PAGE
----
The renowned city of medieval Armenia, Ani, was located on the right bank of the Akhuryan River and until the end of the 9th century was an ordinary fortress. In the 10th century, Ani becomes a city, but its rapid development begins in 961, when it becomes the capital of the Bagratid kingdom. Over the course of 40-50 years, Ani grows into the largest city in Armenia, one of the important centers of the Middle East.
The extraordinarily rapid growth of Ani was conditioned not only by the general economic rise of the country, but also by the geographical location of the city. It was almost in the center of the Bagratid state and was connected both with various parts of Armenia and with neighboring countries – Georgia, Agvank, Iran, Byzantium, nearby regions of the Black Sea, Southern Russia.”
The citadel of Ani was located in the southwestern part of the city, on a hill with steep slopes on three sides; to the northeast of it lay the actual city – Shahatastan. Ani had a large market, numerous inns, caravanserais (hotels). The city was a major center of craft production, it counted up to 40 types of crafts, of which the most common were weaponsmithing, blacksmithing, jewelry, spinning, leather, stone carving, pottery, shoemaking.
From the beginning of the XI century, Ani had a peculiar form of city self-government, at the head of which stood the “eritsani” – the city elders’ council. It included representatives of the nobility, heads of quarters, and the bishop of the capital. The city head was appointed by the king. During military operations, the city served as a refuge for the surrounding residents.
Ani was distinguished by magnificent architecture. Its internal and external defensive walls, royal palace, cathedral, churches, hotels, dozens of beautiful secular buildings, etc. are known. The architecture of Ani occupies an important place in the history of Armenian architecture.
One of the major cities of Armenia was Kars. Its development is associated with the fact that it became the residence of the Bagratids (928-961), and then the Vanandaki kings (961-1064). The Bagratids built the cathedral church in the famous impregnable fortress. The historian of the 11th century, Aristakes Lastivertsi, testifies that trade routes linked Kars with the major ports of the Black Sea and many cities in Armenia and neighboring countries. In the 11th-13th centuries, the city’s population reached 50,000.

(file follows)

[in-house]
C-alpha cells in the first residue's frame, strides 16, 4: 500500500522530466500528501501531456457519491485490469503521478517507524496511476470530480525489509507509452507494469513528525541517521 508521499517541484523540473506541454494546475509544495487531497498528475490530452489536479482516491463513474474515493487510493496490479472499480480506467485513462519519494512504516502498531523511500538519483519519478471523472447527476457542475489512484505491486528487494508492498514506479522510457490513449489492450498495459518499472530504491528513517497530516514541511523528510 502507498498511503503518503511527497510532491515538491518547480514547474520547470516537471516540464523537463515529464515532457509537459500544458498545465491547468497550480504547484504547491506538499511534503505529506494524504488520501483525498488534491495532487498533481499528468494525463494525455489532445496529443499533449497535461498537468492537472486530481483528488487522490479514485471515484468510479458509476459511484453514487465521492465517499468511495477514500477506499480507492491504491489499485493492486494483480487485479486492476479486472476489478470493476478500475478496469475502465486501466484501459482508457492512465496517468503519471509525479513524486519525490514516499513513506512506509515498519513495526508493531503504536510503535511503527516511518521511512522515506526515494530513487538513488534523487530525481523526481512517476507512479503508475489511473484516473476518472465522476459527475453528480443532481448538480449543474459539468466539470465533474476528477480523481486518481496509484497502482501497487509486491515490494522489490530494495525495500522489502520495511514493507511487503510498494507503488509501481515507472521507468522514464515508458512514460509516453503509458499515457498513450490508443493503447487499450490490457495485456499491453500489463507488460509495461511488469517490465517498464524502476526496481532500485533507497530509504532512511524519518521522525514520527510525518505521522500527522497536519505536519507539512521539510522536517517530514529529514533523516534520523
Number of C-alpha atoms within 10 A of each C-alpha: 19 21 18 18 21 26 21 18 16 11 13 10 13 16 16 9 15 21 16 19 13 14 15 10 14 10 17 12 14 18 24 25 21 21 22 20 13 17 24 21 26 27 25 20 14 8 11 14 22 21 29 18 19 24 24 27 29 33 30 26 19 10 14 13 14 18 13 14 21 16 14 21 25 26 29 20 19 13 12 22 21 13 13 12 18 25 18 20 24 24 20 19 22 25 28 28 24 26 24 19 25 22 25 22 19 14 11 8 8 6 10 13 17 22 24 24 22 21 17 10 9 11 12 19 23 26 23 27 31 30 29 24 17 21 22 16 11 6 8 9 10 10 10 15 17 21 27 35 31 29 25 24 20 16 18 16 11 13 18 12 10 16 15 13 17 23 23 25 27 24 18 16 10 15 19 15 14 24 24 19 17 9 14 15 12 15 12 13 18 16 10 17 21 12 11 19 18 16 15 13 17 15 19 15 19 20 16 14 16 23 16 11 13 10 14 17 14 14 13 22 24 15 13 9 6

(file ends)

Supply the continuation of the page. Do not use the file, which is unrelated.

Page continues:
The city of Karin, known from the 5th century as Theodosiopolis, and from the 11th century as Erzurum, was one of the ancient Armenian cities. In the 4th-6th centuries, it became a fortress city. At this time, its double walls with towers, citadel, defensive moat were built. From ancient times, one of the caravan routes passed through Karin, connecting the East with the West. However, located on the Byzantine-Persian and Byzantine-Arab border and often subjected to the danger of military operations, Karin did not reach the level of the most important cities of the country, although it was for centuries the main city and administrative center of Western Armenia.
Van, perhaps the oldest of the Armenian cities. Since its foundation (9th century BC), it has been a major center of crafts and trade. In the 10th-13th centuries, weaponsmithing, jewelry, weaving, pottery crafts, as well as trade were particularly developed here. In the eastern part of the city, in the Aigestan district, the residents, in addition to crafts and trade, also engaged in gardening. In the 9th and 10th centuries, the city was significantly improved. During the Vaspurakan kingdom, Van was its economic and cultural center.